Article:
Get Biological Control PDF

By Roy G. Van Driesche, Thomas S. Bellows Jr. (auth.)

ISBN-10: 1461284902

ISBN-13: 9781461284901

ISBN-10: 1461311578

ISBN-13: 9781461311577

`...this authored booklet makes an attempt to hide the whole variety of organic regulate issues for newcomers and does so in a unified manner... worthwhile tables and graphs throughout.'
Florida Entomologist

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Other practices that may be negative influences for some natural enemies include date and manner of turning soil, destruction of crop residues, size and placement of crop patches, and removal of natural enemy overwintering sites such as hedgerows. Positive forms of conservation include efforts to enhance the requisites that natural enemies need to flourish in a system. Such efforts may involve creating or maintaining physical refuges, alternative hosts, or sources of carbohydrates, moderating physical conditions through the use of ground covers, provision of sheltering sites, or use of strip-harvesting methods (van den Bosch et al.

Parasitoids have been the most common type of natural enemy introduced for biological control of insects (Hall and Ehler 1979; Greathead 1986a). Most parasitoids that have been used in biological control are in the orders Hymenoptera (Fig. 1) and, to a lesser degree, Diptera. 1 The braconid parasitoid Aphidius matricariae Hal iday parasitizing its aphid host Diuraphis noxia (Mordvilko). (Photograph by M. ) While use has been made of parasitoids in at least 26 families, certain groups stand out as having more species employed in biological control projects than others.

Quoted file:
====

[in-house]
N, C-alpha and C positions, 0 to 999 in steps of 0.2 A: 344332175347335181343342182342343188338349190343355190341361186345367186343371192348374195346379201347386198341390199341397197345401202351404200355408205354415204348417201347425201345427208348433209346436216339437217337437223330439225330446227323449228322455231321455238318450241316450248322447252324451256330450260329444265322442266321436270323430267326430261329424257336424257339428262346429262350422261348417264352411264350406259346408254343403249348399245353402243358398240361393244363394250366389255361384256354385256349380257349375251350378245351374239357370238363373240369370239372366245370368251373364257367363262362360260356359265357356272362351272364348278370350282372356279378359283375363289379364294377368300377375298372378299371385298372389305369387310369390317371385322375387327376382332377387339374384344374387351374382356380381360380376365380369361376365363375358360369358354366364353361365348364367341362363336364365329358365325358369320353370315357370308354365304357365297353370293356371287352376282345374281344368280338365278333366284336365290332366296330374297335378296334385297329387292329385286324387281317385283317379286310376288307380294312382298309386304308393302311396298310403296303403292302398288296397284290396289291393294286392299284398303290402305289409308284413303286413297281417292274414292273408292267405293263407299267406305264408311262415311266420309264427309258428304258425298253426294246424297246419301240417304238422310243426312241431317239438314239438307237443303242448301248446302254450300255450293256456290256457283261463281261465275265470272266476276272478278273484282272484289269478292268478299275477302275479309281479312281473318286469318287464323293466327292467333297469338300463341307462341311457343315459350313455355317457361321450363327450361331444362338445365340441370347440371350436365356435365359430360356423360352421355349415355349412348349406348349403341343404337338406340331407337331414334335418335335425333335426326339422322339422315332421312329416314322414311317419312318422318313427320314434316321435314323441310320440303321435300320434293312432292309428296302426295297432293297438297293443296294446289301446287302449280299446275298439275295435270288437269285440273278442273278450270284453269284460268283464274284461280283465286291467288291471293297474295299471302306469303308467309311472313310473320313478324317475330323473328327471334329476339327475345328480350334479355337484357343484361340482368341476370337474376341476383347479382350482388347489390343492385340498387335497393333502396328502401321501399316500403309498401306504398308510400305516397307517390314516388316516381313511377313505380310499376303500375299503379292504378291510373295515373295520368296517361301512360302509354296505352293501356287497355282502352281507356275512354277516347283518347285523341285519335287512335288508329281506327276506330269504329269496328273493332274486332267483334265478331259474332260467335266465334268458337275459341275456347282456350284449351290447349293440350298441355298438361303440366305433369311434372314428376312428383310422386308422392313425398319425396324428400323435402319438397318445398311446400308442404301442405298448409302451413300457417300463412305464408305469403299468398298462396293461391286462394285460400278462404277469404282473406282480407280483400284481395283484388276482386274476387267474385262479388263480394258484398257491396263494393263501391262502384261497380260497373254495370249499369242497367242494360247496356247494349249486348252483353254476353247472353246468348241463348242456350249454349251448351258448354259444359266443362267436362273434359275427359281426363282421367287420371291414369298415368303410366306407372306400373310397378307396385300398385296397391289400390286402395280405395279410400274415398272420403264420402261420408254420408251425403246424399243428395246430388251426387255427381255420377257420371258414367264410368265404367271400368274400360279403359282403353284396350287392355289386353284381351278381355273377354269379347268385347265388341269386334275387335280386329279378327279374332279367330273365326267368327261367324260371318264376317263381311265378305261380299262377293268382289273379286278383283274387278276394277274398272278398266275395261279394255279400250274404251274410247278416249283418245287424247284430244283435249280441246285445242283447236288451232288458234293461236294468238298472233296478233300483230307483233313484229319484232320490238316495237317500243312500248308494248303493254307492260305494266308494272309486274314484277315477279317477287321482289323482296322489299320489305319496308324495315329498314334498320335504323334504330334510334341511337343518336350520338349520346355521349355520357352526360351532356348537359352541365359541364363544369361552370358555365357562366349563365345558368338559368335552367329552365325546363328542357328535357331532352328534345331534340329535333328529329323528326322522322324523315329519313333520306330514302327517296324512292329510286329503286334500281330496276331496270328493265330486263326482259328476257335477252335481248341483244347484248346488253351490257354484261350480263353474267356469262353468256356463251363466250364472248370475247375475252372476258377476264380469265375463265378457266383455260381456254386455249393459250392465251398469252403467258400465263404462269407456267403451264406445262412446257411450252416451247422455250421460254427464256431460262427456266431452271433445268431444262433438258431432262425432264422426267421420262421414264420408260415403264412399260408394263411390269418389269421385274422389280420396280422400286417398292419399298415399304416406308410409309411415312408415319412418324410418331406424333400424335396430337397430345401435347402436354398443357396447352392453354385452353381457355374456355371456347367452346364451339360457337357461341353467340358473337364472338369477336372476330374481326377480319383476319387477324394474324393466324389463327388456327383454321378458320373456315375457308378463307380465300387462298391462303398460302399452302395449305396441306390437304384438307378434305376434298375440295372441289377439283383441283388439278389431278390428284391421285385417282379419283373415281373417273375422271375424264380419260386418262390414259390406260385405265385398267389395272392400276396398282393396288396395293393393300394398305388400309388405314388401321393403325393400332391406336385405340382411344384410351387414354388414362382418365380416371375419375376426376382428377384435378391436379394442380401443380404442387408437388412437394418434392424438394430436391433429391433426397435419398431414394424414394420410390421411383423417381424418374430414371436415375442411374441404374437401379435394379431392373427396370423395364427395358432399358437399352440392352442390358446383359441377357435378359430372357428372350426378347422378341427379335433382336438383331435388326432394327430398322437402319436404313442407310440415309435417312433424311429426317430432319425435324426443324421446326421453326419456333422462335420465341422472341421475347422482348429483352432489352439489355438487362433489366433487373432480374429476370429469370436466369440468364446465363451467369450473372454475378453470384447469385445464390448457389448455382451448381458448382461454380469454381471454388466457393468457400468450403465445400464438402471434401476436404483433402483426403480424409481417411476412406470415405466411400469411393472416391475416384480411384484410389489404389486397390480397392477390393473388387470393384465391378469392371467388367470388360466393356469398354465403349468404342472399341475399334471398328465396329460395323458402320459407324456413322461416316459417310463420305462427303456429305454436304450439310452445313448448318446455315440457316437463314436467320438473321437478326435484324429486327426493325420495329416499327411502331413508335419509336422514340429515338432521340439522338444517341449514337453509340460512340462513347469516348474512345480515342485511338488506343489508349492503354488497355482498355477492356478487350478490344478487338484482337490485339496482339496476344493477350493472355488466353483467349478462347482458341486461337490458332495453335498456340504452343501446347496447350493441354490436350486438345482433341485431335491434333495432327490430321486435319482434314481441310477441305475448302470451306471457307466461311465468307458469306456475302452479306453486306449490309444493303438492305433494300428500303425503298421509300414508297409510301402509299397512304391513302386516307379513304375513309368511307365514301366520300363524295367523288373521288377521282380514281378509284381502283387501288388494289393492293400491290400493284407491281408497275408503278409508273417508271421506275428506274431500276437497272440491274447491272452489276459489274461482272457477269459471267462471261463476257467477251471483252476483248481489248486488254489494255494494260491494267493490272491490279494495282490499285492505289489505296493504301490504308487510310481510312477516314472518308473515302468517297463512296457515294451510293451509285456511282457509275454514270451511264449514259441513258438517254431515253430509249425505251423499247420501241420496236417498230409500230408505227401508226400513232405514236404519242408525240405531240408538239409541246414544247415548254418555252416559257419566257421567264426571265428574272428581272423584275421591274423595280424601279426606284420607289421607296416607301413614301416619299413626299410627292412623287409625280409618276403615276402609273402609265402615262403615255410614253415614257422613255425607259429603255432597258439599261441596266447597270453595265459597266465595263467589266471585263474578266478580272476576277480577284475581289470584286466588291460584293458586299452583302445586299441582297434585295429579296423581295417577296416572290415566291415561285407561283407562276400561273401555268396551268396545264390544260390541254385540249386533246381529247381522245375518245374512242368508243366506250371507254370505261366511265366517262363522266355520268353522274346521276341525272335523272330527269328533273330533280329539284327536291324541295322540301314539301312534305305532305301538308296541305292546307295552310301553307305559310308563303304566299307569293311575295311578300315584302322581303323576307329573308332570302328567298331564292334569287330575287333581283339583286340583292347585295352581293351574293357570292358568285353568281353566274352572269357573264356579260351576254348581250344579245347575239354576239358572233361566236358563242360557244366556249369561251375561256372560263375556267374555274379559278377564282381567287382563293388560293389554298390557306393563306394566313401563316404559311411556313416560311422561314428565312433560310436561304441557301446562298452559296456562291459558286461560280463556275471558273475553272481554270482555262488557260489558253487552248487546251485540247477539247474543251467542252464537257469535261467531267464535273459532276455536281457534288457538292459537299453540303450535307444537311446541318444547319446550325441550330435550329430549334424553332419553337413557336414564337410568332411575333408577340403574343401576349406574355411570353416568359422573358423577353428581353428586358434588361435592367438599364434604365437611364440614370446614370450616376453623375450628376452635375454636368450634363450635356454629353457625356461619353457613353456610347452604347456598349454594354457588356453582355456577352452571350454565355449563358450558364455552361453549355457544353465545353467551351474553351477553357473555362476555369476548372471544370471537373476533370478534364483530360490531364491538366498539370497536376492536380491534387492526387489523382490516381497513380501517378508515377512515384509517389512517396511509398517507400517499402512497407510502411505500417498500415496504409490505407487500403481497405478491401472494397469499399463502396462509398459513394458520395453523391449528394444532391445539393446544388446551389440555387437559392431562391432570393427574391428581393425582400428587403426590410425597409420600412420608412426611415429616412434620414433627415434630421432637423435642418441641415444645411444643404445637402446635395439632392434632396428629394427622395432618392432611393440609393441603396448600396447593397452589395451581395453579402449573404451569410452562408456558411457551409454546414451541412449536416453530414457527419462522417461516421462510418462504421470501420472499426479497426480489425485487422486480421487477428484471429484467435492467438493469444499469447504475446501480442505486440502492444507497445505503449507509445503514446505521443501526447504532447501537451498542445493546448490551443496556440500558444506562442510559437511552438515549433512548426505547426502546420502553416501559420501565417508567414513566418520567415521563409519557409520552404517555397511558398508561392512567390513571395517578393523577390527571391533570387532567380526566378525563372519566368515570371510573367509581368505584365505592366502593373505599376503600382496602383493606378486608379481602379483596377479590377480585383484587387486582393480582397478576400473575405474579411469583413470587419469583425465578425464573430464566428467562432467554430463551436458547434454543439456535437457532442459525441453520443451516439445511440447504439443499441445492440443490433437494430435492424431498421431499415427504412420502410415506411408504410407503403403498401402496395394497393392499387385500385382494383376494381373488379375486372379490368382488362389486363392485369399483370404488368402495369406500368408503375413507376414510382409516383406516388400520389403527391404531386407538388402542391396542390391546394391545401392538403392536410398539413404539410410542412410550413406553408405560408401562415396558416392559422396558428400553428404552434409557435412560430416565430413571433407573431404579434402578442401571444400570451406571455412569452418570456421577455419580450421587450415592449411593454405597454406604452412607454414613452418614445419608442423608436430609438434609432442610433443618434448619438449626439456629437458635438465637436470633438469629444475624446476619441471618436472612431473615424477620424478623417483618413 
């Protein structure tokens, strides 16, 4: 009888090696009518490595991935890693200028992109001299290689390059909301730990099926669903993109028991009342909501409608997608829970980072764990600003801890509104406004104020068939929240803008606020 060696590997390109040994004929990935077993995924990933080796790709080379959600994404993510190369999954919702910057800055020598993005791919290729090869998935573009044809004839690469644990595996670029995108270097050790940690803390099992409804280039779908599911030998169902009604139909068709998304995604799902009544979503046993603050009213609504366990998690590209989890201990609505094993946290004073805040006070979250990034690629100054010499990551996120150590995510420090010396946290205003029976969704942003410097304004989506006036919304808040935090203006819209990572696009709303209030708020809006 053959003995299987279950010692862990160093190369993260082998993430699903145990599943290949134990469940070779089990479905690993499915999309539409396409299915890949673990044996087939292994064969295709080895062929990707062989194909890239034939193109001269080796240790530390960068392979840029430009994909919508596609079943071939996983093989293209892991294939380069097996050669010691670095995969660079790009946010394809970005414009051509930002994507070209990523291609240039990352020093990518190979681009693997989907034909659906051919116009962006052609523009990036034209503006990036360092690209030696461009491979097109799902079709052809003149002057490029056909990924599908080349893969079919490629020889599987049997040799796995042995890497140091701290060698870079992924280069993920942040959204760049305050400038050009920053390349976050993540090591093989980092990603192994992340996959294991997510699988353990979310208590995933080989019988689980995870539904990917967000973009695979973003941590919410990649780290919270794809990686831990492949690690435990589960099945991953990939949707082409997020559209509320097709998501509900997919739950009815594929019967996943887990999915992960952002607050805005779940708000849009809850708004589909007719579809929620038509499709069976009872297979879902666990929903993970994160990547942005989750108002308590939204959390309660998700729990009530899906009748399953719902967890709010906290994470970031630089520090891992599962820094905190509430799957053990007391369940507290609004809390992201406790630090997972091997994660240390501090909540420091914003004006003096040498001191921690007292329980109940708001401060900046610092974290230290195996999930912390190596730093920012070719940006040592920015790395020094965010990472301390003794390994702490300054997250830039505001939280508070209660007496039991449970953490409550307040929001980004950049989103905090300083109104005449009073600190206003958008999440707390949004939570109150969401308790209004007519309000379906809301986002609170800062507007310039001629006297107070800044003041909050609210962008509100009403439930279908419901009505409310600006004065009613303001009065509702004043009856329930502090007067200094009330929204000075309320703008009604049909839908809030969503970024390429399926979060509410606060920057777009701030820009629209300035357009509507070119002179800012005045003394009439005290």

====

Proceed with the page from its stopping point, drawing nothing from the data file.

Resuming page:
TARGETS, AGENTS, AND METHODS 31 In contrast to highly specialized insects targeted at single weed species, some fish have been used as generalist herbivores to control weed complexes in certain habitats, often artificial ones such as canals and water tanks. Among these fish have been several species in the families Cyprinidae, Cichlidae, and Osphronemidae (Julien 1992). Until recently, few plant pathogens had been used as biological weed control agents (Wilson 1969). Since 1970, however, precedents have been set in both the introduction of new pathogens for control of adventive weeds and the formulation of pathogens for use as biological herbicides.

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Biological Control by Roy G. Van Driesche, Thomas S. Bellows Jr. (auth.)


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